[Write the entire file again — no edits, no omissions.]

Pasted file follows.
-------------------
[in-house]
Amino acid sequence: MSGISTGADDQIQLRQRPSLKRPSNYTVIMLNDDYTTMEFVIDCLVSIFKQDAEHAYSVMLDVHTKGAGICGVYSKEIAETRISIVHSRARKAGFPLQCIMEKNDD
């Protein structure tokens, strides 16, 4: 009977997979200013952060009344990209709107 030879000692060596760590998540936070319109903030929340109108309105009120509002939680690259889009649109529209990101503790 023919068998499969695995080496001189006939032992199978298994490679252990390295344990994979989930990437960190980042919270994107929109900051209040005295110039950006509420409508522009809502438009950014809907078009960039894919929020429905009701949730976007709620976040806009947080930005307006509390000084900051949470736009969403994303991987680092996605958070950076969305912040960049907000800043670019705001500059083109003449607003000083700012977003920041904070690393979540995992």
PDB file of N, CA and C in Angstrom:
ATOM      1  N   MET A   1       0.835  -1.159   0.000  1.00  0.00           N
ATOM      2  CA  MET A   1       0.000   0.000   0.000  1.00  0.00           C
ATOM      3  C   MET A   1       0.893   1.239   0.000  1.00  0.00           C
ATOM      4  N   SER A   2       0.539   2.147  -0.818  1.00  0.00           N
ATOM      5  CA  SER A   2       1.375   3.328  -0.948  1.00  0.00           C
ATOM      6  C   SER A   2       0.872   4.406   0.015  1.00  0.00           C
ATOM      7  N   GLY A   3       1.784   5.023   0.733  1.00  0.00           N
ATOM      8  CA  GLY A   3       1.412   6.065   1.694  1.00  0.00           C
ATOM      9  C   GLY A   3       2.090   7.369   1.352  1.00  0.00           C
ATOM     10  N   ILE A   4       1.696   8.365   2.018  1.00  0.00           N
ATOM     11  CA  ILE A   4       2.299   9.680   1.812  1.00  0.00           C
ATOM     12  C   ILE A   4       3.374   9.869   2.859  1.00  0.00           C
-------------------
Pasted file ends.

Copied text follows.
[in-house]
Amino acid sequence: MSGISTGADDQIQLRQRPSLKRPSNYTVIMLNDDYTTMEFVIDCLVSIFKQDAEHAYSVMLDVHTKGAGICGVYSKEIAETRISIVHSRARKAGFPLQCIMEKNDD
């Protein structure tokens, strides 16, 4: 009977997979200013952060009344990209709107 030879000692060596760590998540936070319109903030929340109108309105009120509002939680690259889009649109529209990101503790 023919068998499969695995080496001189006939032992199978298994490679252990390295344990994979989930990437960190980042919270994107929109900051209040005295110039950006509420409508522009809502438009950014809907078009960039894919929020429905009701949730976007709620976040806009947080930005307006509390000084900051949470736009969403994303991987680092996605958070950076969305912040960049907000800043670019705001500059083109003449607003000083700012977003920041904070690393979540995992």
PDB file of N, CA and C in Angstrom:
ATOM      1  N   MET A   1       0.835  -1.159   0.000  1.00  0.00           N
ATOM      2  CA  MET A   1       0.000   0.000   0.000  1.00  0.00           C
ATOM      3  C   MET A   1       0.893   1.239   0.000  1.00  0.00           C
ATOM      4  N   SER A   2       0.539   2.147  -0.818  1.00  0.00           N
ATOM      5  CA  SER A   2       1.375   3.328  -0.948  1.00  0.00           C
ATOM      6  C   SER A   2       0.872   4.406   0.015  1.00  0.00           C
ATOM      7  N   GLY A   3       1.784   5.023   0.733  1.00  0.00           N
ATOM      8  CA  GLY A   3       1.412   6.065   1.694  1.00  0.00           C
ATOM      9  C   GLY A   3       2.090   7.369   1.352  1.00  0.00           C
ATOM     10  N   ILE A   4       1.696   8.365   2.018  1.00  0.00           N
ATOM     11  CA  ILE A   4       2.299   9.680   1.812  1.00  0.00           C
ATOM     12  C   ILE A   4       3.374   9.869   2.859  1.00  0.00           C